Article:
On the other end of the spectrum, Geddarien by Rose Lemberg is a surreal Holocaust story about music, the power to move past tragedy, and the ultimate deliverance of the dead into the future by those they leave to struggle on. MC Zelig's progression from student at his grandfather's knee to survivor is beautiful and elegantly offered within a poignant theme often mishandled. This story is by far my favorite, followed by The Latest Incarnation of Secondhand Johnny by Mark Rigney, the issue's closing piece about dreams,  empowerment and storytelling, then the lesser Go Through. Were the rest of the issue as well-laid as this, my overall impression would be incandescent.

In conclusion, the Unlikely Journal of Architecture shows promise for future installments, and offers a few pieces worth investigating, but falls short of being a completely masterful edition. Though an issue of erratic quality, the ideas presented prove sufficient enough I am interested to see what Unlikely does going forward. A journal supporting unusual ideas has considerable worth.

Thursday, August 8, 2013

Vintage Review: The Great Lenore by JM Tohline 6/29/11

JM Tohline opens The Great Lenore with a dedication: “Dear Reader, Take this book and fly.

An auspicious opening, but one setting the bar high for the writer. So the question is, does Lenore have wings?

The characters of The Great Lenore are an ensemble thrown together largely by chance, and book surrounds the wave one young woman’s existence casts on the seemingly calm surface of their lives. All who meet Lenore love her. All who meet Lenore are changed by her.

From the point of view of Richard, a successful writer trying to start his second novel, Tohline leads down a trail populated by withered souls, copious amounts of alcohol, and the fickle depths of money, love and pain. We are presented with the conflicting truths of life, and watch as they crash against each other, indifferent to the bruises left behind.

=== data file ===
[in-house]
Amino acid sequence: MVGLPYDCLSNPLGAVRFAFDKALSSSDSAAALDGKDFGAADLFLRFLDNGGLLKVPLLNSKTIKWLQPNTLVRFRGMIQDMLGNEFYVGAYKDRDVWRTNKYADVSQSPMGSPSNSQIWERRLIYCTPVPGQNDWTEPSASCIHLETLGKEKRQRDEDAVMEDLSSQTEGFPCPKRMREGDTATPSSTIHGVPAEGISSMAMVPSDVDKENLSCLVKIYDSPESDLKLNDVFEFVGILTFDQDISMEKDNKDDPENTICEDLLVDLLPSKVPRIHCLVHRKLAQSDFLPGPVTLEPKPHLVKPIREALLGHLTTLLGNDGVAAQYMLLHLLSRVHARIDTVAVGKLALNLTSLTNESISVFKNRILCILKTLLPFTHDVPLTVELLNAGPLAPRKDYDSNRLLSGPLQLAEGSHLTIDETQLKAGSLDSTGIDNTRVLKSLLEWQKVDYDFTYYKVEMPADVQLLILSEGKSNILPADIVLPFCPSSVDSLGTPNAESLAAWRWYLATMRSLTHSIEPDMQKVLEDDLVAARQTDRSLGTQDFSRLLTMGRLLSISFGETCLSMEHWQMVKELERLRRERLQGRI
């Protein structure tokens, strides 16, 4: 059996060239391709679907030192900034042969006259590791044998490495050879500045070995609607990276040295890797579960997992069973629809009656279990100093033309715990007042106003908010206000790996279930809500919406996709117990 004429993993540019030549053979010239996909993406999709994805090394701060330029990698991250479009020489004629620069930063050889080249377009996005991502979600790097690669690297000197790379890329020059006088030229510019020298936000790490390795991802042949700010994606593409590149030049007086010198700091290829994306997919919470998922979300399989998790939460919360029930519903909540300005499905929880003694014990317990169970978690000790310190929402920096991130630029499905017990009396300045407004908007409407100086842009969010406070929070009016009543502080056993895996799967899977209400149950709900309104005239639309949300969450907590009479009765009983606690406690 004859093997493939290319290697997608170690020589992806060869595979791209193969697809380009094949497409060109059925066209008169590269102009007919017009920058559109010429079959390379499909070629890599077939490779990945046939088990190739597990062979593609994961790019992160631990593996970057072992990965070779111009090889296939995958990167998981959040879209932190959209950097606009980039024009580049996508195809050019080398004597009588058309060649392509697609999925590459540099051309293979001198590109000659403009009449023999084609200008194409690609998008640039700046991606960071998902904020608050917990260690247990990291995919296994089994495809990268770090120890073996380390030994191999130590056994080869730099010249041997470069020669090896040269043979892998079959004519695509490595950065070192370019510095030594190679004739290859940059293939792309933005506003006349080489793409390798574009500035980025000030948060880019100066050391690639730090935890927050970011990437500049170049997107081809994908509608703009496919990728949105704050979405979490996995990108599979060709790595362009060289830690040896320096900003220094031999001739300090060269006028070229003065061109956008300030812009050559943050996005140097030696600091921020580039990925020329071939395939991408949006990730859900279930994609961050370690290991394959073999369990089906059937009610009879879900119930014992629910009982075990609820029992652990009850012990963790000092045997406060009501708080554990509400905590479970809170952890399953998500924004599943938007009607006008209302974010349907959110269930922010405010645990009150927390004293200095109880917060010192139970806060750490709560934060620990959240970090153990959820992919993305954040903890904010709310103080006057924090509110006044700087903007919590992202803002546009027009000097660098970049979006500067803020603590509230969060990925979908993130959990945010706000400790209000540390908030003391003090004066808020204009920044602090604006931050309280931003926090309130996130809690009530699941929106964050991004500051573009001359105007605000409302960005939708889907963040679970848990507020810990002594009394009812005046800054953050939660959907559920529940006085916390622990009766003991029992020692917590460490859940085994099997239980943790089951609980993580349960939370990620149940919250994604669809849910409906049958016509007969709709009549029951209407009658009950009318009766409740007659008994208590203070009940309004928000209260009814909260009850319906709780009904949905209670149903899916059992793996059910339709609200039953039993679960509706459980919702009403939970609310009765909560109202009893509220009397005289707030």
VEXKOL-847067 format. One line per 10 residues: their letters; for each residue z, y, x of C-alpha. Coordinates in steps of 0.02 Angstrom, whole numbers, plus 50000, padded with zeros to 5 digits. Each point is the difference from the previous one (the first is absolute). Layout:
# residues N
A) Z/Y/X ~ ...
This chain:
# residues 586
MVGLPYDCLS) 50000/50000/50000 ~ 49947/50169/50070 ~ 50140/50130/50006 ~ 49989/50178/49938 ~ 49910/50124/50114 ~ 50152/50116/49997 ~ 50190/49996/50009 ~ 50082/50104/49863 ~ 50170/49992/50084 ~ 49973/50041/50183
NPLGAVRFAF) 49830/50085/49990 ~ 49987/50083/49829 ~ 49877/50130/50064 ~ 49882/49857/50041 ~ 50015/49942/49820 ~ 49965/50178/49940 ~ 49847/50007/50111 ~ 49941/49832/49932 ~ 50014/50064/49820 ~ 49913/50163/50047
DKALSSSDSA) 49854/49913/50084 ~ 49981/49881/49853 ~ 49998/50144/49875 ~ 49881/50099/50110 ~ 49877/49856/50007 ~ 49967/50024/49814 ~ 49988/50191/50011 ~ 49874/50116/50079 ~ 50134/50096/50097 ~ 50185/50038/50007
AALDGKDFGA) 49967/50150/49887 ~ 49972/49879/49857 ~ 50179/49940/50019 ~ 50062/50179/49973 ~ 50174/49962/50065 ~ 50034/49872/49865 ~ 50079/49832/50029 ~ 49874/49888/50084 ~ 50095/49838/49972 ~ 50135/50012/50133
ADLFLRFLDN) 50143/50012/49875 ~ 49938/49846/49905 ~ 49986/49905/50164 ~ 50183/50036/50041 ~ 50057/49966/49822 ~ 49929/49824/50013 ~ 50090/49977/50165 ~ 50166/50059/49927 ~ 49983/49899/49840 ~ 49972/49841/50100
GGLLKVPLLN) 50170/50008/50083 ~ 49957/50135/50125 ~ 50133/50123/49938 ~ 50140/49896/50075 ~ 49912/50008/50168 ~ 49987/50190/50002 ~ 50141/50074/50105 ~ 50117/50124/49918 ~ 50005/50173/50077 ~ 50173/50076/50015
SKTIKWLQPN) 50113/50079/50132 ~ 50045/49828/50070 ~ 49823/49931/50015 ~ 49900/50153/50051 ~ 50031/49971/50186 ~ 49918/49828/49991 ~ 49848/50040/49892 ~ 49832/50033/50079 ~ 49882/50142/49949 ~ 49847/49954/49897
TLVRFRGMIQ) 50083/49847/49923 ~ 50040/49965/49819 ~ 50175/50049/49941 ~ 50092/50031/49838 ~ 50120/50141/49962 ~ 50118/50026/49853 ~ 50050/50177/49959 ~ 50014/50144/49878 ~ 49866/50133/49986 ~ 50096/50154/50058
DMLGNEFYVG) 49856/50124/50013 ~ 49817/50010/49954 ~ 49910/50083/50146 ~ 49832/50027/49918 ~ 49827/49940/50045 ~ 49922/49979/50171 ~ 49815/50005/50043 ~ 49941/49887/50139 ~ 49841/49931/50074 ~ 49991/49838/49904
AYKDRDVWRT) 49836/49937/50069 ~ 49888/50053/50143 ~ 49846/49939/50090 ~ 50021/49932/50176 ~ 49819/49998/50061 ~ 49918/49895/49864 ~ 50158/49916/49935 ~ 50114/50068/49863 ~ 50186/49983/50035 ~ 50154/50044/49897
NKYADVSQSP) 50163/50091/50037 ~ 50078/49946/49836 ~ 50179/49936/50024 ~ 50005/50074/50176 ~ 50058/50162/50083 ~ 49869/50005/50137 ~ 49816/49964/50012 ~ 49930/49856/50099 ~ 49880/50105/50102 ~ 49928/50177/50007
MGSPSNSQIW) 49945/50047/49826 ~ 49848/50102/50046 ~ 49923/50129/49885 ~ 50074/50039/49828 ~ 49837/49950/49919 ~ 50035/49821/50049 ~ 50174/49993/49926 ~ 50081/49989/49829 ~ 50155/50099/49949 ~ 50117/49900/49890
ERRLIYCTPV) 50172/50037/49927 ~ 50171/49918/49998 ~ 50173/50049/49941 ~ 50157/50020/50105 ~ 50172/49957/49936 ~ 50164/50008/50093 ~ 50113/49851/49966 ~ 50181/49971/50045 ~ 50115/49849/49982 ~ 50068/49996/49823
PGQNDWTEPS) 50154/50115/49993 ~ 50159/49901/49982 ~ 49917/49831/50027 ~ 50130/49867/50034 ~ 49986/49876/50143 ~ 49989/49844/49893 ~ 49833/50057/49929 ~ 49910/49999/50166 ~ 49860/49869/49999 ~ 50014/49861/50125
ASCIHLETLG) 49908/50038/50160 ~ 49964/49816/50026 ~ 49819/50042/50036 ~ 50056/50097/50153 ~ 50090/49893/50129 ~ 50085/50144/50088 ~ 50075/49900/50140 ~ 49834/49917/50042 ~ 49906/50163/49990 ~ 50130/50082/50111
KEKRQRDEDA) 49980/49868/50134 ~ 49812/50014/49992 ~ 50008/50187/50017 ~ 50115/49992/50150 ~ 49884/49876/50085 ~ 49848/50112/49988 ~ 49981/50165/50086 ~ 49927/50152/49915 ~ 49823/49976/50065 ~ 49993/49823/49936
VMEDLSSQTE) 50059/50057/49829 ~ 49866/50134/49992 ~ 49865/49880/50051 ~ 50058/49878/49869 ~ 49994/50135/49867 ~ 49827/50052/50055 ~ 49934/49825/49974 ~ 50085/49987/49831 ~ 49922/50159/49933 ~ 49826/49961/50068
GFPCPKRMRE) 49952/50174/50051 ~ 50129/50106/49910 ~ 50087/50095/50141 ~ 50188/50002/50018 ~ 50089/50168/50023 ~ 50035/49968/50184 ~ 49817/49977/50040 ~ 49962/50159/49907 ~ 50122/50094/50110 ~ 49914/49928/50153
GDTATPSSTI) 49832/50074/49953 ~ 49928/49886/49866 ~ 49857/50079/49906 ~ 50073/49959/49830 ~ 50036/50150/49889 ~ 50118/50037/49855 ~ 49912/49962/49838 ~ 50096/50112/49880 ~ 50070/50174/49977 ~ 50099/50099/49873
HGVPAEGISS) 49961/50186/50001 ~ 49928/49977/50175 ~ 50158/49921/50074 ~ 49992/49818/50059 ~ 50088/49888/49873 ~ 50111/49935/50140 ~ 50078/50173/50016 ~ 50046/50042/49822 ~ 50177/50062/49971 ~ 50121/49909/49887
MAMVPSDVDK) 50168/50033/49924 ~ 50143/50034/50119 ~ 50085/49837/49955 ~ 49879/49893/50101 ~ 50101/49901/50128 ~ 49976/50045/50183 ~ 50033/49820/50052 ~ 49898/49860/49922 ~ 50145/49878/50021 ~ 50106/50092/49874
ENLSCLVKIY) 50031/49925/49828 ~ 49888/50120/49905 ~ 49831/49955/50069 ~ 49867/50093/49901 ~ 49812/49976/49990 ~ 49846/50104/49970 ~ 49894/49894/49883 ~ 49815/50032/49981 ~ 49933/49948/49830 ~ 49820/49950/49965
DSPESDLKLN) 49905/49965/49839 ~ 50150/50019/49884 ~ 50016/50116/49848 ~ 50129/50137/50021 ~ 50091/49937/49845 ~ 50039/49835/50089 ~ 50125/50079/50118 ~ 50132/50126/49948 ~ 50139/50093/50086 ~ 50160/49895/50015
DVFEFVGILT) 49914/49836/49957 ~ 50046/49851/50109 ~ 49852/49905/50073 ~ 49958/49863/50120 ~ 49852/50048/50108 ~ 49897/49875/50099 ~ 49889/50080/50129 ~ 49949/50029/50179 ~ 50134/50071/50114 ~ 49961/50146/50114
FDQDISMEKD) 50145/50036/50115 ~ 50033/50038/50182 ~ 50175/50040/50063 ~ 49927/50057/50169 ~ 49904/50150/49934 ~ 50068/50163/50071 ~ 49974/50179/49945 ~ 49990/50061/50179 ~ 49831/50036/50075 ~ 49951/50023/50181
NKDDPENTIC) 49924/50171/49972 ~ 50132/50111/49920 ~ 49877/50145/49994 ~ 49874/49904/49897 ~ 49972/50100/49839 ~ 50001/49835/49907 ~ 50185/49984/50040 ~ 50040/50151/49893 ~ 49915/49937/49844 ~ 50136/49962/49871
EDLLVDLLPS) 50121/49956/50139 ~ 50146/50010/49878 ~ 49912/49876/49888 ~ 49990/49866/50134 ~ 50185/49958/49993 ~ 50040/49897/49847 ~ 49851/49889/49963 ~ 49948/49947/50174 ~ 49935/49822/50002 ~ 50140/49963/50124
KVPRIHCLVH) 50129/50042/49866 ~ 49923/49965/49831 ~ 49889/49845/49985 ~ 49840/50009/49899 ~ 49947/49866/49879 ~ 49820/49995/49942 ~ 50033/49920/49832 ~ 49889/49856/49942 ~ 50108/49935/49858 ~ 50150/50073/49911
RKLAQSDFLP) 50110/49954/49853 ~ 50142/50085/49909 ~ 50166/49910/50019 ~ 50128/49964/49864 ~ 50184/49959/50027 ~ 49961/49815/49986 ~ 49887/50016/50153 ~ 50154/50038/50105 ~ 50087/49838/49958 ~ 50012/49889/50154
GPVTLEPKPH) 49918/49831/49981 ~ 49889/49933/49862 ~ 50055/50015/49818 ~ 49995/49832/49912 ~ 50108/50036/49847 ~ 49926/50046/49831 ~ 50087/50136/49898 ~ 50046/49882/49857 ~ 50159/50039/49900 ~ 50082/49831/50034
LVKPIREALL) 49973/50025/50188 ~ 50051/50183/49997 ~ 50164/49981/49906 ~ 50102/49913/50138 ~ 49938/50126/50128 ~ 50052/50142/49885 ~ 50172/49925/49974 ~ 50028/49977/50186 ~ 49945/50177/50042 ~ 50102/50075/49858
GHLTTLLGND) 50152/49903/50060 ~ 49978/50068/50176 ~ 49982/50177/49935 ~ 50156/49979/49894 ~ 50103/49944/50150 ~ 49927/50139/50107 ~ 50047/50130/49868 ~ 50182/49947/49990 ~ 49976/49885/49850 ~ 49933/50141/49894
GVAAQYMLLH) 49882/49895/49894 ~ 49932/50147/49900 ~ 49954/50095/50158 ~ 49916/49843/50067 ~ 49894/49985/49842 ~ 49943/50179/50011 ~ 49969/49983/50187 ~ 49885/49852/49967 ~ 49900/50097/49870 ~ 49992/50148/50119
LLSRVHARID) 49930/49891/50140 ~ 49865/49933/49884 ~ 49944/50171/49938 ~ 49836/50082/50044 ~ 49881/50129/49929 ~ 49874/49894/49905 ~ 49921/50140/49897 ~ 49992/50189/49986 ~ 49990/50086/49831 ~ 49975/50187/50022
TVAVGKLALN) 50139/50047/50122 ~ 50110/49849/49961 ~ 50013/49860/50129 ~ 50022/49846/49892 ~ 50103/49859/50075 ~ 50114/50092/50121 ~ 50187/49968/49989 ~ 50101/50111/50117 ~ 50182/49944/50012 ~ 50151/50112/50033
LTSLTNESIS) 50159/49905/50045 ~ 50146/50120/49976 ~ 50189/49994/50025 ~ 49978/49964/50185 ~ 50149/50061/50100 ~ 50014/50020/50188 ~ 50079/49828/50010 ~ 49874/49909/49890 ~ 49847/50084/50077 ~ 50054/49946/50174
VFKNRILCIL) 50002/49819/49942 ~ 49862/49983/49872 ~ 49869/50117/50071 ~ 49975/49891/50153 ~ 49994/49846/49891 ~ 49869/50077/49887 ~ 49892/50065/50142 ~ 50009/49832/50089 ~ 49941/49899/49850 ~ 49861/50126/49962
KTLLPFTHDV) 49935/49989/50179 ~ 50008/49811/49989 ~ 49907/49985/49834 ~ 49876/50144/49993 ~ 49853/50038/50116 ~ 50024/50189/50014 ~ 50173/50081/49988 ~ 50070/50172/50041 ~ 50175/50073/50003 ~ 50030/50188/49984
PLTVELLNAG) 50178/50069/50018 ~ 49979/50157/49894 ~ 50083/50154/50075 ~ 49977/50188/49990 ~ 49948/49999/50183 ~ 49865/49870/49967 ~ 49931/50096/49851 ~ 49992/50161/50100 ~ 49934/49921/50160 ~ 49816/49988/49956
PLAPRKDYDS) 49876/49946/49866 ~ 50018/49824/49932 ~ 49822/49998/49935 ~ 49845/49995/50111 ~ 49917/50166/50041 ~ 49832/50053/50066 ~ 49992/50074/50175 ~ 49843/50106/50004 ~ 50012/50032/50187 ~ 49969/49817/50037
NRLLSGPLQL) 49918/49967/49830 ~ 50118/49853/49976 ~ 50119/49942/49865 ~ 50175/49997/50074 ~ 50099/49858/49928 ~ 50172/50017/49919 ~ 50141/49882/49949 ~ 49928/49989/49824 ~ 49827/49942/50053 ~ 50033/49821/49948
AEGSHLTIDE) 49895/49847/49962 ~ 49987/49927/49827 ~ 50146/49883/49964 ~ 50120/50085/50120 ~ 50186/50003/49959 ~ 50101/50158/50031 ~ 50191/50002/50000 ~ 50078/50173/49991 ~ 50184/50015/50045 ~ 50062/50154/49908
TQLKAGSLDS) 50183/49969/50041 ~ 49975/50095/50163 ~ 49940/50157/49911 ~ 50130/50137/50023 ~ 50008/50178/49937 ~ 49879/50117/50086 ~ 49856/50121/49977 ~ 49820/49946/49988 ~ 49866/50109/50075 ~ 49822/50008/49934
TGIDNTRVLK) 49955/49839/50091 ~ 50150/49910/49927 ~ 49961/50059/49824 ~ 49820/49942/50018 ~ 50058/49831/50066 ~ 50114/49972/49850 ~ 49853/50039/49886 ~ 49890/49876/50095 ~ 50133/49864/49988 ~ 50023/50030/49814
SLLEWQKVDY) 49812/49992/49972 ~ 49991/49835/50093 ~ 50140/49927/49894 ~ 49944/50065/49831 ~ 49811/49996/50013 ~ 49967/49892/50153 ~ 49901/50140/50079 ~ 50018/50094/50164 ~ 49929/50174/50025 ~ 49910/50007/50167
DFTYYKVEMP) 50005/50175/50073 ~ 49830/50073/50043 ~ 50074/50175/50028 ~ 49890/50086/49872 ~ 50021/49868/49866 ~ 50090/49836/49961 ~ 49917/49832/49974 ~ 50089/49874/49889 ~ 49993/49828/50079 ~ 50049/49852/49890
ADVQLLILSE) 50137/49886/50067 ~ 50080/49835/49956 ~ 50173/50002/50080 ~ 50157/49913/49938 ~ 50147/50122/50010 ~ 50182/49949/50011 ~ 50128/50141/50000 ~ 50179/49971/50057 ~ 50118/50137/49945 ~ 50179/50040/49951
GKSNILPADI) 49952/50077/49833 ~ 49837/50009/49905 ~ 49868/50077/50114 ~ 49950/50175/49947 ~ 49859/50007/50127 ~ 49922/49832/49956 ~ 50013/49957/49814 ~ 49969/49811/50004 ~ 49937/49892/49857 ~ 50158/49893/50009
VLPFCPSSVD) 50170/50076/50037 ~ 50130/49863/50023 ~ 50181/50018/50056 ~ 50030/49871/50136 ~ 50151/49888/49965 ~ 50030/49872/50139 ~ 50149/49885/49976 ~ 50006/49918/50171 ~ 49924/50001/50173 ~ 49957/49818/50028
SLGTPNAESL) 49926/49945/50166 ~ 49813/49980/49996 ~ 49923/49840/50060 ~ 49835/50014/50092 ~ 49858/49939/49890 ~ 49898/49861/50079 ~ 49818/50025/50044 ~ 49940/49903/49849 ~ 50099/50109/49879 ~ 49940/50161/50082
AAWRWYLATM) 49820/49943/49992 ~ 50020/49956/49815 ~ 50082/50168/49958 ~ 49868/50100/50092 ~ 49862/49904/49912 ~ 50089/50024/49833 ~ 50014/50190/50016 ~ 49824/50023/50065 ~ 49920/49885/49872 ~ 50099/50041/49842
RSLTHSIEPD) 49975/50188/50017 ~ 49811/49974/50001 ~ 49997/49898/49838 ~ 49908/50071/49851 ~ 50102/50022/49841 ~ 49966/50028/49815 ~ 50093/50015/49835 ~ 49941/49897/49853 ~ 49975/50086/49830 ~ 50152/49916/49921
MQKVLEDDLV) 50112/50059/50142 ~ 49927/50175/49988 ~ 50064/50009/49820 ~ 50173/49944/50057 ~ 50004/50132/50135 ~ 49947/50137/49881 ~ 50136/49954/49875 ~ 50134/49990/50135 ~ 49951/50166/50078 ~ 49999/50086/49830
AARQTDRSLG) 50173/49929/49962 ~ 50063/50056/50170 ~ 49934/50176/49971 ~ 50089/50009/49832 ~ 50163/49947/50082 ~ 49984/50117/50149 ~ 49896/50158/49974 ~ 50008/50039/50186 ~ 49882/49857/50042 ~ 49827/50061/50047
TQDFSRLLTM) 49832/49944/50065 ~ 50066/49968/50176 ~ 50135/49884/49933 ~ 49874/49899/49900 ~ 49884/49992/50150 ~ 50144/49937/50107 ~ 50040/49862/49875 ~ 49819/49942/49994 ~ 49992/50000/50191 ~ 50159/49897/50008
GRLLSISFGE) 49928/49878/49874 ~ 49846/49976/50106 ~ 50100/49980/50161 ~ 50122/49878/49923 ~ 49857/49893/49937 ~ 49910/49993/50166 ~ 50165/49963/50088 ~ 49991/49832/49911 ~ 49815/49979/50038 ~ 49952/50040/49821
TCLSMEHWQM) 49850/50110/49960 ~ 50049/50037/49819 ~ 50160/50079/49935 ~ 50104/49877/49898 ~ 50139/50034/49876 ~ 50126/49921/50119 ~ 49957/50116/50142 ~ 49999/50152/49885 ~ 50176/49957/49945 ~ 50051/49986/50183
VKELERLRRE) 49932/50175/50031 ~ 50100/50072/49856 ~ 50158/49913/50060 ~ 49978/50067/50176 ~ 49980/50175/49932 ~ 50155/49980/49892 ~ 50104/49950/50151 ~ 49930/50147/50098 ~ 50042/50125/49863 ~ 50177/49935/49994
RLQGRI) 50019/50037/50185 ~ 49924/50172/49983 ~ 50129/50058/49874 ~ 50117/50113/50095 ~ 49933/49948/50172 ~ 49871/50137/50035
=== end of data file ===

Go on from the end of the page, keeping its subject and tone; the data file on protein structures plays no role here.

This book drips with twists, littering the roadway with broken hearts and misplaced dreams. It is about how much influence luck has on our lives, the strange paths we find ourselves on, even when we never intended to leave the well-traveled one. Characters make tiny mistakes, with huge consequences. It is a study in frustration tinged with irony.

Tohline nods to his forebears in his prose and his themes, but his characters are his own. He knows them, and portrays them to the reader with grace. His characters struggle through their emotions, fighting to survive them when they are too far-gone to be concerned with what is right.

What I admire most about Tohline’s style, something I didn’t expect, was the sense of suspension. Not only does one become lost in the plot and characters, one becomes caught in the pause. The hesitation of a breath. The ticking of a clock. You linger in the silence between words, caught and held, savoring the moment. At one point, Richard says, “In general, I am a connoisseur of silence: I seek it out and enjoy it, and in social settings I use it to my advantage.” Like his narrator, Tohline uses silence and its fellows to great effect. It is a rare trait, and one I watch for in a writer.